As discussed in the DBI 2014 report, the e-filing systems increase the quality and quantity of transactions, faster and more accurately and have much lower error rates compared with paper-based manual systems. With this system, the need to impose penalties also has gone down to a considerable level. The tax officers also found it easier to issue assessments and refunds much faster. Further, e-filing and e-payment allow better management of risks and audits. It is noteworthy mentioning that the said system has the capability of reducing corruption to a greater extent where the system is avoiding face-to-face interactions between the tax payers and tax officers.  

Other countries with better tax administration systems
Singapore is also known as a country which adopted an integrated, computerized tax administration system for its Inland Revenue Authority. It moved from the paper-based hard copy system to paperless imaging system as the first step in 1992. Chile is also considered of having an online tax collection system to date and reached nearly 100 percent usage. Just like in other countries, Chile has faced many obstacles such as, the system not being user friendly at the beginning and IT infrastructure issues, i.e., bandwidth and connectivity. Over the period, Chile has overcome the practical problems faced by them and reached a well implemented and managed tax administration system.

It is quite challenging for a country to implement, electronic-based tax filing and paying system and convince most of the tax payers to use the same effectively. Malaysia shows the rest of the world how the technology works and how the sheer commitment of the implementers can bring in the real benefits to the country on this aspect.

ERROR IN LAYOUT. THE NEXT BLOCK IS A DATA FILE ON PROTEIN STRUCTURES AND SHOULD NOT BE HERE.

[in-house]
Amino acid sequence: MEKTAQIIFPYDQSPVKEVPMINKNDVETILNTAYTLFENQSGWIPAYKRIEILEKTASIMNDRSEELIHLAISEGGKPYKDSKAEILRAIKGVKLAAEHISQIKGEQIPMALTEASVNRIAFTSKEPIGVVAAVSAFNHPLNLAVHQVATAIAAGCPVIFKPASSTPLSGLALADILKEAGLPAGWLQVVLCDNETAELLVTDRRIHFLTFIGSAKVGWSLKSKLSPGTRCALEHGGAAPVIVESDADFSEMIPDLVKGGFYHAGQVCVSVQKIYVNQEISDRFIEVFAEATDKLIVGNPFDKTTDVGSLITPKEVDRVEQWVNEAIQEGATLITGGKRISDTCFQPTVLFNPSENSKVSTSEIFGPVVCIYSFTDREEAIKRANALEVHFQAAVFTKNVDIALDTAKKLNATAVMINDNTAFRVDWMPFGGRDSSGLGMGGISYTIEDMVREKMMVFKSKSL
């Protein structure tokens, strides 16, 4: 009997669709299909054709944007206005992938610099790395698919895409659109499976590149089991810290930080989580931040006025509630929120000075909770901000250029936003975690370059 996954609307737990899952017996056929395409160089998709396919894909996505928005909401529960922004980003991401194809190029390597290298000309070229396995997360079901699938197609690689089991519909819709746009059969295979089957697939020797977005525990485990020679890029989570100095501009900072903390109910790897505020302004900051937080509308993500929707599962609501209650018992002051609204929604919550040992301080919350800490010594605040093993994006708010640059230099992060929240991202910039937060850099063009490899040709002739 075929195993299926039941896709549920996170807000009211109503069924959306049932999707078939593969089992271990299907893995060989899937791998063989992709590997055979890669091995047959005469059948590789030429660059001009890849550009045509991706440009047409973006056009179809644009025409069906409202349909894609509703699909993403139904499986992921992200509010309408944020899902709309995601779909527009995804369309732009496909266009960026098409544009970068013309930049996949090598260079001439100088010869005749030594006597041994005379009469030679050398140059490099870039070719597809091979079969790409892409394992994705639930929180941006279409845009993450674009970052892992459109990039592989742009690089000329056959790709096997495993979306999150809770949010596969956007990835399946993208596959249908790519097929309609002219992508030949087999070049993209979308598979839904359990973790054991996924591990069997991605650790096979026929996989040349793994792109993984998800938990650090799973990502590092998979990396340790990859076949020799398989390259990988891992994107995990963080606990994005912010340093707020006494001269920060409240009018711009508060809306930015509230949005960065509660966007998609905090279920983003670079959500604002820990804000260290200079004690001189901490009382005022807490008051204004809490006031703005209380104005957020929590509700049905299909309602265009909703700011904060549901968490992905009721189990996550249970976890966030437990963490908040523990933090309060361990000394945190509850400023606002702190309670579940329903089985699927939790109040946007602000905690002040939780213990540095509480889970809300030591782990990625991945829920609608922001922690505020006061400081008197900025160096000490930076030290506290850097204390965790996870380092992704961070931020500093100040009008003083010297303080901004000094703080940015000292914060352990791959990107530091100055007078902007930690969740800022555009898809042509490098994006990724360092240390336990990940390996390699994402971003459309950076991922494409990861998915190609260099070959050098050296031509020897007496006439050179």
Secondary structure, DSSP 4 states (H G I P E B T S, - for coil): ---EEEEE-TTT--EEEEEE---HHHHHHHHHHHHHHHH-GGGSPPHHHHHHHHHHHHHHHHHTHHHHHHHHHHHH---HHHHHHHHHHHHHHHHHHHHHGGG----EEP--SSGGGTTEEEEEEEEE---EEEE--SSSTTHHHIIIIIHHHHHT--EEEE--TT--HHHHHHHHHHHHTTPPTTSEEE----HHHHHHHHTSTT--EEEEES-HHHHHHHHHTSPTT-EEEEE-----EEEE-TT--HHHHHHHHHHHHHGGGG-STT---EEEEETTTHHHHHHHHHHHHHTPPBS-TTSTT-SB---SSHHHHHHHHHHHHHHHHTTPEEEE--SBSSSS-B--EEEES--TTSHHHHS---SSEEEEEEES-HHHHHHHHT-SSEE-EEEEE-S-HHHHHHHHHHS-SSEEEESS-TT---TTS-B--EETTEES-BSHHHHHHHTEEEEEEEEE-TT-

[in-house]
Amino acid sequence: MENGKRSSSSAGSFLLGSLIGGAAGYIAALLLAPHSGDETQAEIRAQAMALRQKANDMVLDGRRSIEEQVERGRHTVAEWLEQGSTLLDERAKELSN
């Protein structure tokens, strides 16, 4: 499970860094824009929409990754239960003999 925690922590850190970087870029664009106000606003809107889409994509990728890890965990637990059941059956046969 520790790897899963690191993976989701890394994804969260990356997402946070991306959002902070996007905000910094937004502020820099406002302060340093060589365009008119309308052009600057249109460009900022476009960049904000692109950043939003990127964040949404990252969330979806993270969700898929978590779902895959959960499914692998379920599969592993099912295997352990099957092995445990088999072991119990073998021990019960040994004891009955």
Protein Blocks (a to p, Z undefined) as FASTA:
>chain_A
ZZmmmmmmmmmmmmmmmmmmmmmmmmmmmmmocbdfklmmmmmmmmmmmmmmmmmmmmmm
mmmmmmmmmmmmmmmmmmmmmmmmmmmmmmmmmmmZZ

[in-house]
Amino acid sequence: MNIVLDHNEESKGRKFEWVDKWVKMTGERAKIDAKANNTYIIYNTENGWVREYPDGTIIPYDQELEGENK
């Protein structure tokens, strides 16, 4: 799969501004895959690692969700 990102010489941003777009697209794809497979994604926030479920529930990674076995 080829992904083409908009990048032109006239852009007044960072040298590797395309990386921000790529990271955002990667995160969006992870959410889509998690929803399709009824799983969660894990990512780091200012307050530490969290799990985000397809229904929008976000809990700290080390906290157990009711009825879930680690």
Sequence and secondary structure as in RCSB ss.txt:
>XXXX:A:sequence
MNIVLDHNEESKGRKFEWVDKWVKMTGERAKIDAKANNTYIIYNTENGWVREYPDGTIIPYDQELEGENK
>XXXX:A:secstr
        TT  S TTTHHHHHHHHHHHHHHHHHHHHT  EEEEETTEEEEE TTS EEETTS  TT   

Single-window systems
The competitiveness of an economy is measured on many factors including having speedy, dependable and cost-effective ways and means for trading goods. But in many economies in the world, international traders have to spend a considerably longer time in submitting information for authorities such as the Customs and ports. As per the World Bank DBI reports, 73 economies have single-window systems with different complexities but very few extend the expected benefits to the traders at large.

The DBI 2014 report talks much about a single-window system that can improve information flows by sharing needed information with all parties involved in trade such as private participants, i.e., banks, insurance companies and public agencies like the Customs, immigration and vehicle registration authorities and agri authorities, etc.

Singapore’s single-window system 
It is named ‘Tradnet’ and started operations in 1989 as an Electronic Data Interchange (EDI) system. The Singapore government extensively backed this concept by appointing a steering committee and three subcommittees focusing proper control on sea shipping, air freight and government agencies with the view of improving the process of imports and exports in the country.  

The concept of the single-window system in Singapore evolves through enabling traders to submit standardized information and documents through a single gateway and eliminate redundant processes by traders and government agencies and improve co-ordination and co-operation between authorities. Reducing manifold data submissions to different agencies in the country helps minimize data entry errors as well. Singapore’s single-window system is more than 20 years old by now and still in the process of improving. As per the DBI reports there are many non-performing single windows around the world.